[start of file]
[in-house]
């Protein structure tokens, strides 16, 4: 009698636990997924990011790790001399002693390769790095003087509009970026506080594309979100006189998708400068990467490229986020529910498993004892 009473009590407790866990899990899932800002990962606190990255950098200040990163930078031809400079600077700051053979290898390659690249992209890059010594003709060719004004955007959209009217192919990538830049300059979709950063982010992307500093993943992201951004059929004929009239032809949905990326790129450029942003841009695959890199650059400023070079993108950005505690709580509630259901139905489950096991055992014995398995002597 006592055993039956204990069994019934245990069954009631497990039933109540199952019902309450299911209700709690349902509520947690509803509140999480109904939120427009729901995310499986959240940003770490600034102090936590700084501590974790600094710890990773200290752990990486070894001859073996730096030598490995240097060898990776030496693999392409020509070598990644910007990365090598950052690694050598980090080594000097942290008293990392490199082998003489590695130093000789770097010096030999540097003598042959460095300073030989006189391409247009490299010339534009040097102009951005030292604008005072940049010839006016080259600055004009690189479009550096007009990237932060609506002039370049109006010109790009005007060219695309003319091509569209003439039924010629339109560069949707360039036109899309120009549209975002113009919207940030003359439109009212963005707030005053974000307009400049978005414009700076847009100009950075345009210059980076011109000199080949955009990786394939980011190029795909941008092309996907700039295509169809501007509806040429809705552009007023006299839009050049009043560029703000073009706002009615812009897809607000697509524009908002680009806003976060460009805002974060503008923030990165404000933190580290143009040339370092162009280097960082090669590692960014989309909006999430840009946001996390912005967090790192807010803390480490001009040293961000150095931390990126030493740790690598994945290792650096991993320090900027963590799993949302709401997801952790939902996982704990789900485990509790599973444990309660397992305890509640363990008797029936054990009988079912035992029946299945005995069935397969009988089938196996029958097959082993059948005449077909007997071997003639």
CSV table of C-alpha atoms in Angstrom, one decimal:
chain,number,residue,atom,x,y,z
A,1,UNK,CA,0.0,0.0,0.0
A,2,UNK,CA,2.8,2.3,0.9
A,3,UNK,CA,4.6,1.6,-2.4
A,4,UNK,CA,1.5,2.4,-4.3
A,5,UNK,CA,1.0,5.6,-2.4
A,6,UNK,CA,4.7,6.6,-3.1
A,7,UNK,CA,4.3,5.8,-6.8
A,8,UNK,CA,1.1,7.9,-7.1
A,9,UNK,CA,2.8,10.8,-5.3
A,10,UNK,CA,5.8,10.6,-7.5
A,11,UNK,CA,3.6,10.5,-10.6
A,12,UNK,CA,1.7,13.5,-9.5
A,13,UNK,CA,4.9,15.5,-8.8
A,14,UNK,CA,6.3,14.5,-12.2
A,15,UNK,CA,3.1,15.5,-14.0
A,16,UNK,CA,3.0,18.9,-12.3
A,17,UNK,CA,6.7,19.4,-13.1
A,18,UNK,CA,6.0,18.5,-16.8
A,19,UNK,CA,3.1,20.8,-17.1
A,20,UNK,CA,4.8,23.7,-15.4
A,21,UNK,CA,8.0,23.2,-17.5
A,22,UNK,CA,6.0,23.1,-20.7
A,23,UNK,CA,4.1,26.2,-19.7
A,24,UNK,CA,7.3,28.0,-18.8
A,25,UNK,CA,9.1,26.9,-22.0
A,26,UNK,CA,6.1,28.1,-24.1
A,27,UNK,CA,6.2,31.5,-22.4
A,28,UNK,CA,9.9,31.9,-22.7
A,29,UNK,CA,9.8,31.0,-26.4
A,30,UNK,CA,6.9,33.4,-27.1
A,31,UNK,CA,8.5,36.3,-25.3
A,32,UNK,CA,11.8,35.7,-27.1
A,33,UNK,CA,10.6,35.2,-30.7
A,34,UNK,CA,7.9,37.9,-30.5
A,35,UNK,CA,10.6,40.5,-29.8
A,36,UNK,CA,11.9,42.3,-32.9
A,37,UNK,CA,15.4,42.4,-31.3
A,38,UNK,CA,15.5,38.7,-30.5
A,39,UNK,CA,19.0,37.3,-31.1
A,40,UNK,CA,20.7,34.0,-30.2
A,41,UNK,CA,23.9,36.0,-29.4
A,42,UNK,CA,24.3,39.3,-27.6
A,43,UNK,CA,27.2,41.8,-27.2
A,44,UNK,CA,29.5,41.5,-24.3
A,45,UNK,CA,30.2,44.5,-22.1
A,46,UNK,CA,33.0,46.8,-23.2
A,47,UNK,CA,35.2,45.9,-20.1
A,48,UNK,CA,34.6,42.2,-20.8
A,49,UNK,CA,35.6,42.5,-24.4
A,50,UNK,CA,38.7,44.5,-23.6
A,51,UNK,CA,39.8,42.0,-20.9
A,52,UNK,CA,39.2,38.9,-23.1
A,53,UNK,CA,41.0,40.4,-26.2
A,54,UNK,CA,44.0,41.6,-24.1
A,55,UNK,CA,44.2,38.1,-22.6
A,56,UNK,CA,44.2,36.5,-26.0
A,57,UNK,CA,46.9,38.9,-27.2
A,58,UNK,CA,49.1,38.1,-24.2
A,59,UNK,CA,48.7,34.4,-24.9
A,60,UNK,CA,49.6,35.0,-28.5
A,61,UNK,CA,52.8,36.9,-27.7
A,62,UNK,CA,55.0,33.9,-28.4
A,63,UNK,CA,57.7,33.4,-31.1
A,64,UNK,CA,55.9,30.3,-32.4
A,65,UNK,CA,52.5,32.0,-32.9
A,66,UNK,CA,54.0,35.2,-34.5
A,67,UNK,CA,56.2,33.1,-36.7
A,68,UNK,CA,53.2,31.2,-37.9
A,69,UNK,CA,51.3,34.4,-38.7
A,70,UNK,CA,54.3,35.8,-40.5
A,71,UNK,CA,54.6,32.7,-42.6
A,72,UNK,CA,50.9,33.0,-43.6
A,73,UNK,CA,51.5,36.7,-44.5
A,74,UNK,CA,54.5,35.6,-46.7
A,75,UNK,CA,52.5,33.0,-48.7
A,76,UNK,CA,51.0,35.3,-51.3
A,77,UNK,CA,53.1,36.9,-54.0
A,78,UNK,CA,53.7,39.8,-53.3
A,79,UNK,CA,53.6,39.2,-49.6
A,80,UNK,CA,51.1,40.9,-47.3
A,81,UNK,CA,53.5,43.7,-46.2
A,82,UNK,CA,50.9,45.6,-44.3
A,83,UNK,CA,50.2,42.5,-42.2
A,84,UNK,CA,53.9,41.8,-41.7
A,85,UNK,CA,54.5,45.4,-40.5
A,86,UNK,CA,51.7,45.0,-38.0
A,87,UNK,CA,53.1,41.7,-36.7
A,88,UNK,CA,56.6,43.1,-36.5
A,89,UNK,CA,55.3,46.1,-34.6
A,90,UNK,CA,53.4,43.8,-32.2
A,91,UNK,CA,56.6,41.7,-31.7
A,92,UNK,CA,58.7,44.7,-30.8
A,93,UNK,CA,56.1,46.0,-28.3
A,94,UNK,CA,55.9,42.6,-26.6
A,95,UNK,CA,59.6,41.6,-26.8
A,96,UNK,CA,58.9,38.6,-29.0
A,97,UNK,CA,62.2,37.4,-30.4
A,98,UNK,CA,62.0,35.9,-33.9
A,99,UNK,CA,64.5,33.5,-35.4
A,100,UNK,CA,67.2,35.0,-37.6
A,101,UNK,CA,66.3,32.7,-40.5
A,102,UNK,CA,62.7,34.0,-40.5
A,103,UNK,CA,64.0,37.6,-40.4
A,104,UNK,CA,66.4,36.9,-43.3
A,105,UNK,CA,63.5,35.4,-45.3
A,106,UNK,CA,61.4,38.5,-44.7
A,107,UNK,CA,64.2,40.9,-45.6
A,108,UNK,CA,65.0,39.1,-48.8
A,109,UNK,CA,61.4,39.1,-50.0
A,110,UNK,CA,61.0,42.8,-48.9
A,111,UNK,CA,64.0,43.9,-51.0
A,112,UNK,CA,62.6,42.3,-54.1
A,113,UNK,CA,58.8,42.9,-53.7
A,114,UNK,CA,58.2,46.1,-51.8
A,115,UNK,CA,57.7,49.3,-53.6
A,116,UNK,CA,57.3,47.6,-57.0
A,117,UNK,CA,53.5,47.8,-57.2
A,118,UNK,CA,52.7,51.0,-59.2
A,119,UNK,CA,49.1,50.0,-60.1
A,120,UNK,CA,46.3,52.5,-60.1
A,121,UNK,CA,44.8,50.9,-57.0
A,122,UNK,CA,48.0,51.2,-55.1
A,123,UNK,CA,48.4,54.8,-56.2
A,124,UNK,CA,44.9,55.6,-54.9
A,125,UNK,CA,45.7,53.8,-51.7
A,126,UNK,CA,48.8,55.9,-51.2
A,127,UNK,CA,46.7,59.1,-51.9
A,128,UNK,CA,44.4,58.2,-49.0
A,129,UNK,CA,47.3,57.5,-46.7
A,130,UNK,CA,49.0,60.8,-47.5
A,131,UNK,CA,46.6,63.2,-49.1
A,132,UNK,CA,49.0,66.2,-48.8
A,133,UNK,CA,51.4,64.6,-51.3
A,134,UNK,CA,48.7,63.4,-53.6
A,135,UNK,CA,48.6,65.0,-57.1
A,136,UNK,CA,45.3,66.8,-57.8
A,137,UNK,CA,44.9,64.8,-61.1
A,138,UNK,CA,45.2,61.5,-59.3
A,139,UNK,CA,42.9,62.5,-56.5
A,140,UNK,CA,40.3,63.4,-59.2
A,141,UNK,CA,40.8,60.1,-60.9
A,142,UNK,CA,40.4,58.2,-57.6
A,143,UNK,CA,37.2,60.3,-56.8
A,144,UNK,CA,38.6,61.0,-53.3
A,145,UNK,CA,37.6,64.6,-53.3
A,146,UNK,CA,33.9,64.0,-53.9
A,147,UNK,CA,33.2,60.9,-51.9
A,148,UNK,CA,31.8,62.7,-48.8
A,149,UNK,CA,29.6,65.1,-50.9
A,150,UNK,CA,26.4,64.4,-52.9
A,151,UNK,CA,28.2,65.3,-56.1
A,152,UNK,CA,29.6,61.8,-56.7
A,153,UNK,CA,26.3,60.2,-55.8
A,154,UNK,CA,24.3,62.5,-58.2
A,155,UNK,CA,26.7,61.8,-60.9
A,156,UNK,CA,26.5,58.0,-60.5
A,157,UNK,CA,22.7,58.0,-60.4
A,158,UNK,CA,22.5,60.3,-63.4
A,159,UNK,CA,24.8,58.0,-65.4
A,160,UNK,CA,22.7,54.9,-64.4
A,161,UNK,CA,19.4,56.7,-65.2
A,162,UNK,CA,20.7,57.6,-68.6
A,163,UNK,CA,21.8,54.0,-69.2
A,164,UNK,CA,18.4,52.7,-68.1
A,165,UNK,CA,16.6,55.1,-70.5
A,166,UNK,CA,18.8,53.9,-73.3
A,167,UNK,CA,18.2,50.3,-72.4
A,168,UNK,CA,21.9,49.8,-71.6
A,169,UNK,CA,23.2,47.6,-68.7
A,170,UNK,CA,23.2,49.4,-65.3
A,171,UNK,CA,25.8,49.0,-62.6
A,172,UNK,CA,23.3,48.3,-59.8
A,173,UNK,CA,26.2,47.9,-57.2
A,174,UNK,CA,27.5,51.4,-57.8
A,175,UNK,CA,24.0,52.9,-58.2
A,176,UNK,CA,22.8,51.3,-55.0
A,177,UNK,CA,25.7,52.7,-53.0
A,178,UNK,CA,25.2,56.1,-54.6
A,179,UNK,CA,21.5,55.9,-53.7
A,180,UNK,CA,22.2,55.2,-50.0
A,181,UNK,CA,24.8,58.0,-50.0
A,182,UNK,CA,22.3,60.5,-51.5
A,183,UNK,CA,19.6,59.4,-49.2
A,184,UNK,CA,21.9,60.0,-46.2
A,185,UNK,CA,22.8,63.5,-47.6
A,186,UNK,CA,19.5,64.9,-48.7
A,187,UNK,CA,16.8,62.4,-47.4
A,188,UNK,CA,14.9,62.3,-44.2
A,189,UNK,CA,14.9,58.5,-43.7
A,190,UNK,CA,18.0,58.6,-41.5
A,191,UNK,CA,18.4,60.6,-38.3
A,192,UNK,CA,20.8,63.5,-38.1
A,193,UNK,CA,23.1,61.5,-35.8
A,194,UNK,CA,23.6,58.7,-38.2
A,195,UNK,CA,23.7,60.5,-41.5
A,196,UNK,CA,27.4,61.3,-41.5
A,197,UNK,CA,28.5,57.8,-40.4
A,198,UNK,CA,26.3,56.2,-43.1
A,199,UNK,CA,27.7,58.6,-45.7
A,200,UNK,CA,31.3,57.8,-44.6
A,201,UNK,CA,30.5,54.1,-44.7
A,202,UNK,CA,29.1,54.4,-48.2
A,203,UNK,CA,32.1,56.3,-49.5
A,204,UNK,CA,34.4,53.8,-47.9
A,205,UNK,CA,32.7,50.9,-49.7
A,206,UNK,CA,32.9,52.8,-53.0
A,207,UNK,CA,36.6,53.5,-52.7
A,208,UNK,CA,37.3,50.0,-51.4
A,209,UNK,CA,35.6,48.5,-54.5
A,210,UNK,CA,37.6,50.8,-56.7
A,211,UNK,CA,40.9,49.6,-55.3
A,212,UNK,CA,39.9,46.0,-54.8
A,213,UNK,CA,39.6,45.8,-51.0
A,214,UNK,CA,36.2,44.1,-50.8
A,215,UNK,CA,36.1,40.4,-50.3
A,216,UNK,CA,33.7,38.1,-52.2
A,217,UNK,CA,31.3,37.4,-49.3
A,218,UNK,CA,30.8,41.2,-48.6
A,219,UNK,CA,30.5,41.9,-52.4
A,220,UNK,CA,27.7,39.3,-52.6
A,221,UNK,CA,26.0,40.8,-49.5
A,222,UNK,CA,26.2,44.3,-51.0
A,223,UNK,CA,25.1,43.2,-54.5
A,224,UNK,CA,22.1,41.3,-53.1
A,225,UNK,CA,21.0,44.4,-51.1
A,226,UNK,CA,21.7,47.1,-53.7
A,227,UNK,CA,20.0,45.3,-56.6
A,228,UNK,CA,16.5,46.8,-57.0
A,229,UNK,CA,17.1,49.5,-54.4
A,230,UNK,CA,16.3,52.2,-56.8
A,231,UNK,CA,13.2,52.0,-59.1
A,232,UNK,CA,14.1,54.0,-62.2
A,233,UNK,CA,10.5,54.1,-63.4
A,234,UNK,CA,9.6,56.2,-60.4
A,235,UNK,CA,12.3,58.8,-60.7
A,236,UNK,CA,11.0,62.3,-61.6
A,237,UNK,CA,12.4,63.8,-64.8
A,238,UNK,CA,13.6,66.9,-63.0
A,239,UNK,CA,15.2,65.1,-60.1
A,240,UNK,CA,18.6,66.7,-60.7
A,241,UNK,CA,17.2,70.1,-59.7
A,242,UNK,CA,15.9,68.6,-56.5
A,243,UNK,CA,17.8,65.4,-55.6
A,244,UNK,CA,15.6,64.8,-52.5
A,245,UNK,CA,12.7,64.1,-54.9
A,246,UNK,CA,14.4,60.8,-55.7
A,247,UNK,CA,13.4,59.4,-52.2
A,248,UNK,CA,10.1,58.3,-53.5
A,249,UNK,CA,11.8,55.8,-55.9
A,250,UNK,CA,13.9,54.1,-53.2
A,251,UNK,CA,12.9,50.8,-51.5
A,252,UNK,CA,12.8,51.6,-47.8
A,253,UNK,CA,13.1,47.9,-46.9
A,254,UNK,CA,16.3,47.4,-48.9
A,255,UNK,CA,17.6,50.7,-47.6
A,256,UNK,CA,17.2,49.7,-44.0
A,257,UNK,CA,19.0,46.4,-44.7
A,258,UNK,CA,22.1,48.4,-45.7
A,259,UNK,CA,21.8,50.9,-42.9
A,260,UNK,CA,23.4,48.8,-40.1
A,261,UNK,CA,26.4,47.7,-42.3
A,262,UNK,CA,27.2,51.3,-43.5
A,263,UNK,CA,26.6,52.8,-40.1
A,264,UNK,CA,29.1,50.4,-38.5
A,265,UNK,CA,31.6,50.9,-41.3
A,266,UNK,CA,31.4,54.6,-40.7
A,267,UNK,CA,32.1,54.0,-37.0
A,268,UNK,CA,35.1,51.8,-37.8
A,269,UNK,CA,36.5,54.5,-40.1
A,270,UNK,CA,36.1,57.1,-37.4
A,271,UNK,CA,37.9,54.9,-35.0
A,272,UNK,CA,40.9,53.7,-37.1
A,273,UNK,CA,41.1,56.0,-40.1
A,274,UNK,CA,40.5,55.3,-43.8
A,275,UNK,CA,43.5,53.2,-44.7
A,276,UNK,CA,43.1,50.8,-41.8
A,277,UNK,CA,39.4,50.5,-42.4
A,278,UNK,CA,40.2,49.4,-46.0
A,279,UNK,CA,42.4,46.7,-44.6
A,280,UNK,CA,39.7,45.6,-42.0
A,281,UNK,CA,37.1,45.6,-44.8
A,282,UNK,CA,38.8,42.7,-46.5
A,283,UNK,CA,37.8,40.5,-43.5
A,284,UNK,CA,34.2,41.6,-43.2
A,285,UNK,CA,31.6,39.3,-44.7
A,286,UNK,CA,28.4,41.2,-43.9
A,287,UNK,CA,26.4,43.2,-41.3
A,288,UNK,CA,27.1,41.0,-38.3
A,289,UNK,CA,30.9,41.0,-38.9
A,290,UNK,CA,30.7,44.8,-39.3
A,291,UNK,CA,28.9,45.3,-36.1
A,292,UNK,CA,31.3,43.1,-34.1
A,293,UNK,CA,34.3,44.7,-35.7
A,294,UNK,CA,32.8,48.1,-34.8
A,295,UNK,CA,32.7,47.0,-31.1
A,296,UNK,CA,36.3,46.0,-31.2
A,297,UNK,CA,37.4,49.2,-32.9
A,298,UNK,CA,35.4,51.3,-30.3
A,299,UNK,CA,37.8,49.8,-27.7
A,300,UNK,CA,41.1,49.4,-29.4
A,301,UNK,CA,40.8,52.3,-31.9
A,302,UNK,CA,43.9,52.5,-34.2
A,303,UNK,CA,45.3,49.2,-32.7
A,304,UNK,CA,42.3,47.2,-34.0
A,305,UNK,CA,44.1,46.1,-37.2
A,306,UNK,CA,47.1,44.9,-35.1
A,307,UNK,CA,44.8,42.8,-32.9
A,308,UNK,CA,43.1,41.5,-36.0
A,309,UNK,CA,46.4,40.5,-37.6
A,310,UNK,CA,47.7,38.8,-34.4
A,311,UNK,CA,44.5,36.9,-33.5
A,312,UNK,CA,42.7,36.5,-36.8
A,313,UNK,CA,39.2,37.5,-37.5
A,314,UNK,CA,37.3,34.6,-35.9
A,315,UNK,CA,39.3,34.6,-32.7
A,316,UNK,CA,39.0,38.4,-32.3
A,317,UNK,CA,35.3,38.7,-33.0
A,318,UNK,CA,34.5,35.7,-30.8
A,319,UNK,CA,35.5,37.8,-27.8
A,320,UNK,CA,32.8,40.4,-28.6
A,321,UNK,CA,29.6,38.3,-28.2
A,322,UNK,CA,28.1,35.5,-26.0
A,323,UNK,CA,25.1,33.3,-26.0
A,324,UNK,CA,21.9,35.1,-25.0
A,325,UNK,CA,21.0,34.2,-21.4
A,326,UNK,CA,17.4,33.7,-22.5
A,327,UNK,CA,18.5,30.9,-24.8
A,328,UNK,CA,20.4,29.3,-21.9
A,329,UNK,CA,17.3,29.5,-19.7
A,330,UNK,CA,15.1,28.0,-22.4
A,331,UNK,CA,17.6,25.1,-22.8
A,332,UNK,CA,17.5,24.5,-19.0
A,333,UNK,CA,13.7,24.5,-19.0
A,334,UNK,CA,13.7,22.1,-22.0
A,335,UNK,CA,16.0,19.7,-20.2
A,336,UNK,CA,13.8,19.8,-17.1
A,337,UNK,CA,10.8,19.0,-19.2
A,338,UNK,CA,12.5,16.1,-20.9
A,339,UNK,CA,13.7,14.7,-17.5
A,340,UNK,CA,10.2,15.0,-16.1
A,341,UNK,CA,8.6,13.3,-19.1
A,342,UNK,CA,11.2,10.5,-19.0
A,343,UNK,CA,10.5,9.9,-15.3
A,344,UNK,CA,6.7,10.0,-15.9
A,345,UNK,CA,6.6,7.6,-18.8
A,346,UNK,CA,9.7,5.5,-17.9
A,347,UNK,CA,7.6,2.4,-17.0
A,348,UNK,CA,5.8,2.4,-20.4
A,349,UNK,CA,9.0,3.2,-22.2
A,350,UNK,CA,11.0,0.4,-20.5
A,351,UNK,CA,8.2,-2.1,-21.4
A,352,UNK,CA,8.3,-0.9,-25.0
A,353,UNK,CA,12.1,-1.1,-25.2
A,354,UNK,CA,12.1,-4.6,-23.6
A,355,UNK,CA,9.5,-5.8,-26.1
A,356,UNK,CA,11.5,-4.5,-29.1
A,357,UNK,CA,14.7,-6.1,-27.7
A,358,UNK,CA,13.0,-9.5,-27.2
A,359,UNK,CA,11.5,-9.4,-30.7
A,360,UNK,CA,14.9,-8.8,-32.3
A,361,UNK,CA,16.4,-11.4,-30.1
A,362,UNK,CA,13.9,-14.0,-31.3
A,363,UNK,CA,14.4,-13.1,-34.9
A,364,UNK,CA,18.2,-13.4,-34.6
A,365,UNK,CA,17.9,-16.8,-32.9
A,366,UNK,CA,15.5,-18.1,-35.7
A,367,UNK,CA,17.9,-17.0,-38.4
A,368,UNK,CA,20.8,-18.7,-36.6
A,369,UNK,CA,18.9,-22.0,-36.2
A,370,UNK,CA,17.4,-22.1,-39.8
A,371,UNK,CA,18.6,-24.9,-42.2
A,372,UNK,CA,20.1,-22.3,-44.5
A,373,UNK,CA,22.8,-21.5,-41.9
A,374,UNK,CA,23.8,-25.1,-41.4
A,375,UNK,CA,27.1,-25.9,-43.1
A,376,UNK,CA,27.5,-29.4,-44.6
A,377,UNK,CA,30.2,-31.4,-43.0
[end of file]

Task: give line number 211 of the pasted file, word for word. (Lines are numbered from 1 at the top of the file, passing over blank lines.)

A,207,UNK,CA,36.6,53.5,-52.7